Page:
“Despite its sober title, this book makes a vivid intervention into contemporary debates over the nature and justification of the state’s public authority and the role played by public officials in its exercise. To do so, it launches a series of daring raids on early modern political thought, recovering a series of key concepts—state, sovereignty, office, and reason of state—in support of a crucial practical and political objective. This is nothing less than to deliver into the hands of contemporary statesmen and officials an almost lost ethical and political vocabulary, one that is vital for understanding and defending their roles in the face of a widespread and multi-faceted anti-statism. Paul du Gay and Thomas Lopdrup-Hjorth have thus written a tract for the times in the manner of their exemplars Thomas Hobbes and Samuel Pufendorf. By turns learned and passionate, historically informed and politically attuned, For Public Service delivers classical tools for thinking about public authority in a form suited to their immediate use by all those engaged in its exercise or dependent on it.”
Ian Hunter, Emeritus Professor of Intellectual History, Institute for Advanced Studies in the Humanities, University of Queensland, Australia
“Impersonality, reason of state, prudence, ethics of office: if someone had told me that one of the most spirited and penetrating arguments for the ideal of public service would come from such a tired repertoire, I would have wished them good luck. I couldn’t have been more wrong. Resourcing themselves in the history of political thought, Paul Du Gay and Thomas Lopdrup-Hjorth breathe new life into a dusty constellation of concepts to remind us what there is to love about the state at a time when everyone seems eager to dismiss it. They argue that public service is not just about acting diligently in the public interest, but also about constituting and safeguarding the authority of the state, and they explain under what conditions such authority warrants our respect. Criss-crossing the fields of international relations, political sociology, intellectual history, public administration, and organizational theory, this brilliant book is a feast of erudition. Above all, it is a moving paean to the impersonal structure of offices we have inherited and to the civil servants whose vocation it is to keep it afloat, and whose primary merit is—against the incantations of new managerialism—to think well within the box.”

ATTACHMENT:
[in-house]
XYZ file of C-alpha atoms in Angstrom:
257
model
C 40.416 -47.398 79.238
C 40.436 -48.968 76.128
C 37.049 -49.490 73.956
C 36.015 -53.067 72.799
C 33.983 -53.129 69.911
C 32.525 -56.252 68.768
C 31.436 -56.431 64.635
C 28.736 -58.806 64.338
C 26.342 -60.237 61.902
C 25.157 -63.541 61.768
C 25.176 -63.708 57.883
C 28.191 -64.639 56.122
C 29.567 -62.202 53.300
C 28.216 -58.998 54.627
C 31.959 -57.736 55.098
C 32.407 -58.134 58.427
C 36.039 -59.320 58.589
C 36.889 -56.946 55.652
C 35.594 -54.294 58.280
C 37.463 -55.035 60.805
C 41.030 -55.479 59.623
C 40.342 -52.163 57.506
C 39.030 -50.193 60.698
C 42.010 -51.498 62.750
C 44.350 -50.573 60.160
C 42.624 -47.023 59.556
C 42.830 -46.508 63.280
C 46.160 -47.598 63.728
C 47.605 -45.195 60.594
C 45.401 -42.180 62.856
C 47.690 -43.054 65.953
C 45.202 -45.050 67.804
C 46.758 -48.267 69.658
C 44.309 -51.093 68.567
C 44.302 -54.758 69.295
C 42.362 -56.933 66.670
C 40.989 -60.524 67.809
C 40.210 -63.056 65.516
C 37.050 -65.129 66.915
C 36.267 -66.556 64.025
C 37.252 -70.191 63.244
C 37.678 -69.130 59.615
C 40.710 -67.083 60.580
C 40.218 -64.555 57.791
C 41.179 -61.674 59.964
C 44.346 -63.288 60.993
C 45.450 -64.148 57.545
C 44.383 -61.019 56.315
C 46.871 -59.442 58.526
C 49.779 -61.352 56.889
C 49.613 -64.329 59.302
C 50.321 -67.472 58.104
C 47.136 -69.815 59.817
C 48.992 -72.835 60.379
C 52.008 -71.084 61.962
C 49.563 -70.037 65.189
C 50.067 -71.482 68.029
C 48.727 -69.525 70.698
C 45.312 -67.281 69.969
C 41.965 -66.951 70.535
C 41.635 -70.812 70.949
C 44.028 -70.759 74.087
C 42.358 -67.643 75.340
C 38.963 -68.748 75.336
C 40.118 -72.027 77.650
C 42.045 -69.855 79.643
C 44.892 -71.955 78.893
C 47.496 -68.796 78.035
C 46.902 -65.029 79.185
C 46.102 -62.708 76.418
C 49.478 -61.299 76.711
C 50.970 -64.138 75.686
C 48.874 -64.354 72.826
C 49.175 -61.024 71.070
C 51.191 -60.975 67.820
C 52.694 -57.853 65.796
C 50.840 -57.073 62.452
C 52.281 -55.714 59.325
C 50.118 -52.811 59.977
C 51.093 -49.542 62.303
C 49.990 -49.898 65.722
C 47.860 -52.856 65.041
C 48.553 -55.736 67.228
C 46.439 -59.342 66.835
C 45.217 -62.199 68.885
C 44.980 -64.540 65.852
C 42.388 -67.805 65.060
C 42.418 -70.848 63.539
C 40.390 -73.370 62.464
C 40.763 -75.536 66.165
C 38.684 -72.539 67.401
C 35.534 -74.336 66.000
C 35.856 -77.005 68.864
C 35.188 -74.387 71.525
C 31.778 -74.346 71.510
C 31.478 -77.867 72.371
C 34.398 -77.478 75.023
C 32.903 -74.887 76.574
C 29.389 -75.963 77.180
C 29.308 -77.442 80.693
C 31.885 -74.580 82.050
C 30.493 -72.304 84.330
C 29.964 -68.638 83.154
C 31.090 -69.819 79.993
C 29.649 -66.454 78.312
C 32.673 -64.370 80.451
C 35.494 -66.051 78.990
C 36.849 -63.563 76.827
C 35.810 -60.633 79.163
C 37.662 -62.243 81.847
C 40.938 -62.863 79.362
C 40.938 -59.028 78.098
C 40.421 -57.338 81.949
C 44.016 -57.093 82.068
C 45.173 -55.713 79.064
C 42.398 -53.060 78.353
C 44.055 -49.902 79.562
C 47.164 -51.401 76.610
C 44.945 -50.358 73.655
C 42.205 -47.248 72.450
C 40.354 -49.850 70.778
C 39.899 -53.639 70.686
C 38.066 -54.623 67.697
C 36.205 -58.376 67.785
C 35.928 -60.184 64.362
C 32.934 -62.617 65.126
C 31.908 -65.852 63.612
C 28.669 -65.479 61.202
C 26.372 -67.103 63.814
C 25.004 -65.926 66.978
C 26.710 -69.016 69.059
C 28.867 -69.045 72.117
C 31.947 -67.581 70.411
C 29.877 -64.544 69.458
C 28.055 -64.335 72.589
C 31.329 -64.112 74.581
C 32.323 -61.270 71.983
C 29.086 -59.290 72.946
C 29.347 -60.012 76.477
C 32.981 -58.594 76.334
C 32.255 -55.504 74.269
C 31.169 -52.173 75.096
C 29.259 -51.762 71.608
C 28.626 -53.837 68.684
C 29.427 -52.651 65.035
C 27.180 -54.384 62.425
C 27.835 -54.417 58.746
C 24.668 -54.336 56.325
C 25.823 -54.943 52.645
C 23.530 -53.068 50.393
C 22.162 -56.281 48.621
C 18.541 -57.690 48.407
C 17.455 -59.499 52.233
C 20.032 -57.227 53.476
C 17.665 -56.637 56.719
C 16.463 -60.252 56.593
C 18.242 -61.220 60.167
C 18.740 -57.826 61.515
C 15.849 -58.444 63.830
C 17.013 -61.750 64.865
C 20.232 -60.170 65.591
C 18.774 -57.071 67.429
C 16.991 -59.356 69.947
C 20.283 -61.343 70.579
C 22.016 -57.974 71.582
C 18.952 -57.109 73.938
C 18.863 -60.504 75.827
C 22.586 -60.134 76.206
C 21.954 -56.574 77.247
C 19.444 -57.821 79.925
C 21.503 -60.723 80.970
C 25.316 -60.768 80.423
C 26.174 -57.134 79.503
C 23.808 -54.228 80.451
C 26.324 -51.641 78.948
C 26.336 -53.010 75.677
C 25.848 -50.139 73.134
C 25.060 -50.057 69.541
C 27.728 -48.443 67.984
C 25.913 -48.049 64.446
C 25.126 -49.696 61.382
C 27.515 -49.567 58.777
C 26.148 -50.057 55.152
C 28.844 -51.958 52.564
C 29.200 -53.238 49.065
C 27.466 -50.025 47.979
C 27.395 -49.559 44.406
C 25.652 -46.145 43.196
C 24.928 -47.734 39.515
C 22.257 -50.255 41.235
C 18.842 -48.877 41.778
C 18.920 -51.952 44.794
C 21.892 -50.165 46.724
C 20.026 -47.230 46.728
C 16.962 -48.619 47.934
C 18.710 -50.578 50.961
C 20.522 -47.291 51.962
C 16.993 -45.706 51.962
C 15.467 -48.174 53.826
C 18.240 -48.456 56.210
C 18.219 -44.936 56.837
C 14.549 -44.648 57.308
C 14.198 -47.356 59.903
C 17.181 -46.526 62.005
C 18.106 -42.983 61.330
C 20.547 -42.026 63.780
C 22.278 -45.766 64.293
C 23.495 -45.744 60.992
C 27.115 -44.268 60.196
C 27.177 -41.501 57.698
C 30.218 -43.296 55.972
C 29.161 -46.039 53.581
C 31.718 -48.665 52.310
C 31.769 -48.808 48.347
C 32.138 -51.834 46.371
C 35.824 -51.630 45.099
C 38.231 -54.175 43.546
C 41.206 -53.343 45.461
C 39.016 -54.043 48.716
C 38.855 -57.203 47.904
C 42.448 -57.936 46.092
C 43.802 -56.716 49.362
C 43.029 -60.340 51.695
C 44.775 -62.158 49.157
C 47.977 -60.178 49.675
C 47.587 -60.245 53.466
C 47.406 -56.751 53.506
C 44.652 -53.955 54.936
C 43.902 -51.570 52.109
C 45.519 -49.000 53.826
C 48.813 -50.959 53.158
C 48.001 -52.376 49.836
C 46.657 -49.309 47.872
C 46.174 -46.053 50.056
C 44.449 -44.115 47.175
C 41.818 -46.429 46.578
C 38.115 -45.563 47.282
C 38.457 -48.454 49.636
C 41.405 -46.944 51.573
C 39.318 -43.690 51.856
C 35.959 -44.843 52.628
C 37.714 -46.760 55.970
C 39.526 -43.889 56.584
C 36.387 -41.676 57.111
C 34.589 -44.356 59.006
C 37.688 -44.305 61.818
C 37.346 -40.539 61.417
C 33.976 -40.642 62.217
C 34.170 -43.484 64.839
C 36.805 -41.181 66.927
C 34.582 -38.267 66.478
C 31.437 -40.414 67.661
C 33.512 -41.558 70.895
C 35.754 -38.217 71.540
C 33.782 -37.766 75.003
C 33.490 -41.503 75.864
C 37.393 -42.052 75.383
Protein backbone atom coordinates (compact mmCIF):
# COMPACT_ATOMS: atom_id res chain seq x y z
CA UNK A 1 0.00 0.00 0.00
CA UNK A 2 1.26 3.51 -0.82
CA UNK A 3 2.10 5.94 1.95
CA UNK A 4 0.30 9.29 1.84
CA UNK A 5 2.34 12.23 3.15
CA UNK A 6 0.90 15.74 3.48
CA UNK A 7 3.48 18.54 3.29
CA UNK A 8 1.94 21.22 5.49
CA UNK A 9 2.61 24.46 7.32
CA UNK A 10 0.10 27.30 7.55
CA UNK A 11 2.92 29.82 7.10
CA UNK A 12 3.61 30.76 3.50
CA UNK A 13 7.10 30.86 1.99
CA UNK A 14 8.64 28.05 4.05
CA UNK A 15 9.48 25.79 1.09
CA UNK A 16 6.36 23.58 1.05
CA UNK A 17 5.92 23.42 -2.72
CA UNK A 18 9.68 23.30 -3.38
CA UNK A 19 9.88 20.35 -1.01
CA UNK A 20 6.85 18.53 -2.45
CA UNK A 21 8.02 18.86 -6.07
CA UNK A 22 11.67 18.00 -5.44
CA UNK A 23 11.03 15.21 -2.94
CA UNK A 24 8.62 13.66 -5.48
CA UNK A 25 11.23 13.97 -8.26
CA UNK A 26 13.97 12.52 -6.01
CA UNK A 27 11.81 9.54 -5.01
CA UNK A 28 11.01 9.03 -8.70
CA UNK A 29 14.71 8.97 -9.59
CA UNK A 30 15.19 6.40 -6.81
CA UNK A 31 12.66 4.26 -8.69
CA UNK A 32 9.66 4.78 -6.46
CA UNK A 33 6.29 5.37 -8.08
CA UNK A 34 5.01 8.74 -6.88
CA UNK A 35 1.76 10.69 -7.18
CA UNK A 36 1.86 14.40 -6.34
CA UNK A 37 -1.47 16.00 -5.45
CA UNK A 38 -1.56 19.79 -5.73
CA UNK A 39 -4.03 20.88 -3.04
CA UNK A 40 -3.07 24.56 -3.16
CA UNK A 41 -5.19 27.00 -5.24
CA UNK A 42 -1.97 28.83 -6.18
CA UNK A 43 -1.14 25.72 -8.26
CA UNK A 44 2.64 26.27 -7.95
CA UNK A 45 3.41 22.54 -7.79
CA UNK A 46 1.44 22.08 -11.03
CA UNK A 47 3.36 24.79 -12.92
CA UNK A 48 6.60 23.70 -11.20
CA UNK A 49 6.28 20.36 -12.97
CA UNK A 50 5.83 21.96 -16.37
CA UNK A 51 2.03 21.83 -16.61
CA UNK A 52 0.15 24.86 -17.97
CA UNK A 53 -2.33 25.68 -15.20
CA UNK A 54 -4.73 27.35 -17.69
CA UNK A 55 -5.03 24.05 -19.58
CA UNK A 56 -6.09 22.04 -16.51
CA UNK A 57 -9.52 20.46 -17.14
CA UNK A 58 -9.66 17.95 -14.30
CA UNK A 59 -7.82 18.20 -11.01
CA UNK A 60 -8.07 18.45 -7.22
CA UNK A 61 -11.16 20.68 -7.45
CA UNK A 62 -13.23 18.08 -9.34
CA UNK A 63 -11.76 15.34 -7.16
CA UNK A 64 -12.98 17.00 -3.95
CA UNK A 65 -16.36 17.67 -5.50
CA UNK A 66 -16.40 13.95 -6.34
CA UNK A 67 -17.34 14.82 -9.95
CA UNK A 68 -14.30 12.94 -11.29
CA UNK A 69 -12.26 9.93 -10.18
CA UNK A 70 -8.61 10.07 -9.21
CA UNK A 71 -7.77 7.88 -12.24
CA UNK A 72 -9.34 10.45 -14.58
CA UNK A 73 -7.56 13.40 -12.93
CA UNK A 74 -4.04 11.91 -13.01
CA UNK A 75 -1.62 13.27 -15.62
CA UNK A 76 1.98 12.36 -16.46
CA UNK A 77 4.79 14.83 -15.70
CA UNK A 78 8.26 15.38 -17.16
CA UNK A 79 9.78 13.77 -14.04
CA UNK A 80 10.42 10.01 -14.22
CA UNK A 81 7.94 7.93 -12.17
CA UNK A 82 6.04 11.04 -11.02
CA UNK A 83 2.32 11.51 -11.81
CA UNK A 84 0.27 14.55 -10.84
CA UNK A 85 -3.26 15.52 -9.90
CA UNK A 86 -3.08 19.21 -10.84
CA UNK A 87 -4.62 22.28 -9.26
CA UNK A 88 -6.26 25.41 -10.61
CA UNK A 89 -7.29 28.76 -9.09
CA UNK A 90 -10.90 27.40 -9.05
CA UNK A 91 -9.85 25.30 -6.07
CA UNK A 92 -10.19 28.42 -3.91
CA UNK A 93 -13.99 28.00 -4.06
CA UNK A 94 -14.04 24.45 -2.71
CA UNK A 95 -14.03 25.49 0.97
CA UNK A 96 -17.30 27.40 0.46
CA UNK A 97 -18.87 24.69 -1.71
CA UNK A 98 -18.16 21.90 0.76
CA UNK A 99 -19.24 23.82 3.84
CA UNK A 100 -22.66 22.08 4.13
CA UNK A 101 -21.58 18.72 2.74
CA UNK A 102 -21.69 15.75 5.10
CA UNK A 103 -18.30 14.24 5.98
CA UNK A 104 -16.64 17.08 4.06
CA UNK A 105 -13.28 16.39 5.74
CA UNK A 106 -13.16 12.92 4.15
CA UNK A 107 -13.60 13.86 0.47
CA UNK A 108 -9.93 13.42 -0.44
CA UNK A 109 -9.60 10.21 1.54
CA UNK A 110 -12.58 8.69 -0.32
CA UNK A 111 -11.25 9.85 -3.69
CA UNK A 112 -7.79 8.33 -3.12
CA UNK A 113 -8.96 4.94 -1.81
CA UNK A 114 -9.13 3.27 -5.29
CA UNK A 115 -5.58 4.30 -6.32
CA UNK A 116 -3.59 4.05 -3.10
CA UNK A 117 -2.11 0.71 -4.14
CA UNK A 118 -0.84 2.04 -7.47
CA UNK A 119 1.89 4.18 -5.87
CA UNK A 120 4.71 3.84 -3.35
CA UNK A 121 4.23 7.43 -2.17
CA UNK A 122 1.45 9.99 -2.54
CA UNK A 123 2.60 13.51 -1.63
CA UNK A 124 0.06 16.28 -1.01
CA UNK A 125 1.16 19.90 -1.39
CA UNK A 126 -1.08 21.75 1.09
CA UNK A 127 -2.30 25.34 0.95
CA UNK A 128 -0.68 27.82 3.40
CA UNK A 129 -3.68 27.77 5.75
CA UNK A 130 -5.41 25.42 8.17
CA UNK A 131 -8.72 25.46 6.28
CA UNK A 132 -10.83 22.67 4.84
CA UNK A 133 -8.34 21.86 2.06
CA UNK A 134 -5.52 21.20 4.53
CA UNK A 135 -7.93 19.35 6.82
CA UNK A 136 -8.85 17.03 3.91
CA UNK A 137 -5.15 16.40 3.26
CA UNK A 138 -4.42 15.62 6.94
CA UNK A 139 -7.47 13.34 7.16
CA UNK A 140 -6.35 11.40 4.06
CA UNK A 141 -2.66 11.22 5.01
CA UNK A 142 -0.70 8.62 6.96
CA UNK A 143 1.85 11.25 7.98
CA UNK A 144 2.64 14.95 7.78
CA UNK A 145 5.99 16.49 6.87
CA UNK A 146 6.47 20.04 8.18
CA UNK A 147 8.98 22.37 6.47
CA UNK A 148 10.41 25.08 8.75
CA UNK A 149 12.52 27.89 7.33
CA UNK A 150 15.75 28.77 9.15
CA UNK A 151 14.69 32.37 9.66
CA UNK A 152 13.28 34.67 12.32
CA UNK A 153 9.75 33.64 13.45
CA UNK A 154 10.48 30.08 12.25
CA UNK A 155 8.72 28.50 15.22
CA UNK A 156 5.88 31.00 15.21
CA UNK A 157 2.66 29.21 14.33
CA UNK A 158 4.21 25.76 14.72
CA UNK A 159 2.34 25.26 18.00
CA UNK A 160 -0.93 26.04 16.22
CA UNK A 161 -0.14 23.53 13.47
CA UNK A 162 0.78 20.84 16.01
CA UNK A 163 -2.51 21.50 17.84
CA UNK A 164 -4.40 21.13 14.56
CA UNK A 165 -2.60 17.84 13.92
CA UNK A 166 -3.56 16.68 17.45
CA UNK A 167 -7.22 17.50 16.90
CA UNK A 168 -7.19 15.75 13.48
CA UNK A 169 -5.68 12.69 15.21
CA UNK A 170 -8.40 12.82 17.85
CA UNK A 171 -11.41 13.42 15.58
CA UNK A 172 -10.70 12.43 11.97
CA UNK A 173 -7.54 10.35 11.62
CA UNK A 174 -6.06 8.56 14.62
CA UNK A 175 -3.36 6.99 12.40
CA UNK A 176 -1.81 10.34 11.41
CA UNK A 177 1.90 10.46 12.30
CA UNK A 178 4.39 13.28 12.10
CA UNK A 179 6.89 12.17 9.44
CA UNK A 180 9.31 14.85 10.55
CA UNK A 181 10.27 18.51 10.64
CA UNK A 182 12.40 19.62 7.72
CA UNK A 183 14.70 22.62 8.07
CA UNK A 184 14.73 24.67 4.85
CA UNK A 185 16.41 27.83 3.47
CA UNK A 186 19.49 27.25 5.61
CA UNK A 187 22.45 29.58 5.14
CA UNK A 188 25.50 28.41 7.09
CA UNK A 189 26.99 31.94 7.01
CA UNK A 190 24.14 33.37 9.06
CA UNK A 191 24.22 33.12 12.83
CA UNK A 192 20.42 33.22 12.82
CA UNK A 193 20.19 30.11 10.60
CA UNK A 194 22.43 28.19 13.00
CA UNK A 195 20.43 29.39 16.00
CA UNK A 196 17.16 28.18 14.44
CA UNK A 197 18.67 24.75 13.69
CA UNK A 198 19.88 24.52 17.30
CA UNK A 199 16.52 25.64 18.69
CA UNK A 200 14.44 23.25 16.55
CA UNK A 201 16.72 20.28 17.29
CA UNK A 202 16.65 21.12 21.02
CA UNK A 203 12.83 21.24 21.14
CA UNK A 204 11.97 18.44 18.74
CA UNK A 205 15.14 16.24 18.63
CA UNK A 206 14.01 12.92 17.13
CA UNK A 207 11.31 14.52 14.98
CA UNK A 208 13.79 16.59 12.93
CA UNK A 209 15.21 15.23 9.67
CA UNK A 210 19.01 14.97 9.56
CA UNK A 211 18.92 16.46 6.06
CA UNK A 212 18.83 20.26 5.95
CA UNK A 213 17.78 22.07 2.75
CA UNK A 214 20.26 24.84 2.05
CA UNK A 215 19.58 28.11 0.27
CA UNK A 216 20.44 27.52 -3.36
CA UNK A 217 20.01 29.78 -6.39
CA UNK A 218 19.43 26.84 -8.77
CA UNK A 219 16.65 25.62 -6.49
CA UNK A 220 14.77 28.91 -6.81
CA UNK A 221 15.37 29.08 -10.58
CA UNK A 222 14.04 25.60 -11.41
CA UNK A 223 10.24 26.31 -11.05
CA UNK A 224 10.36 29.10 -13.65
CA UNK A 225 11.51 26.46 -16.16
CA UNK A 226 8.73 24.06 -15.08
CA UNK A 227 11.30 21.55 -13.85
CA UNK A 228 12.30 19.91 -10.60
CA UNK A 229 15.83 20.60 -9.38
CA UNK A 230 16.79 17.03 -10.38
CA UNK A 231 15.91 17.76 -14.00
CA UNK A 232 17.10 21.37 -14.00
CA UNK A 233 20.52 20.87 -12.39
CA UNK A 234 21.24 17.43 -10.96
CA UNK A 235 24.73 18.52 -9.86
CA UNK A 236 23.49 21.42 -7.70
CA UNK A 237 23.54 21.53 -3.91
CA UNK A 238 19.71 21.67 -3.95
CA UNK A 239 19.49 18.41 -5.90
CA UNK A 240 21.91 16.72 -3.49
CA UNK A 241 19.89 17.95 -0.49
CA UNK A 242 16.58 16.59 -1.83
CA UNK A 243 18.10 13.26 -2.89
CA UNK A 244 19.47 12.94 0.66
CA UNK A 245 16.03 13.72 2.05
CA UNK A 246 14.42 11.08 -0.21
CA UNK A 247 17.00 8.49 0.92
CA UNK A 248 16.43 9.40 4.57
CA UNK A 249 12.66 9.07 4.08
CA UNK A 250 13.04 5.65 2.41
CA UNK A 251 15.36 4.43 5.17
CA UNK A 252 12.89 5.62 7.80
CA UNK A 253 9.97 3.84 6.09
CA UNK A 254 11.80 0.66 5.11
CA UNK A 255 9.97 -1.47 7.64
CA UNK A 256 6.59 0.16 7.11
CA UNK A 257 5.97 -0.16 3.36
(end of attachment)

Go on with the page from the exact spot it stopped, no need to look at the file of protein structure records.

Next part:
Bernardo Zacka, Assistant Professor of Political Science, Massachusetts Institute of Technology, USA
“This is a timely, scholarly, compelling and important book which defends the role of the public service as an essential institution for preserving liberty and protecting our common life against populist politicians from both the left and the right. Exercising the objective, critical detachment they seek to reinvigorate in the idea of public service itself, the authors remind us of the ethics of office and the importance of duty and responsibility, as distinct from the predominantly individualistic ethics of contemporary times. They explain the value of public bureaucracy as a crucial cornerstone of constitutional rule.”
Janet McLean QC, Professor of Law, University of Auckland, New Zealand
“This book is very compelling. It exhibits a critical ethical dimension in its defense of the plurality of value-spheres, and its resistance to sweeping, ‘epochal’ critiques of modernity that suggest that there is nothing those of us who regret the decline of state service and its ethic can do but bemoan the misfortunes of our era. In providing a useable set of early modern ‘classics’ by whose lights we can rehabilitate key concepts of state, office, and reason of state, and thus escape both the post-1970s enervation of the state throughout the West and the unhelpfully totalizing (and thus paralyzing) critiques of the former by theorists of the left and right, it strikes me as a vital help to overcoming our collective impasse.”
Blake Smith, Harper Schmidt Fellow at University of Chicago Society of Fellows, USA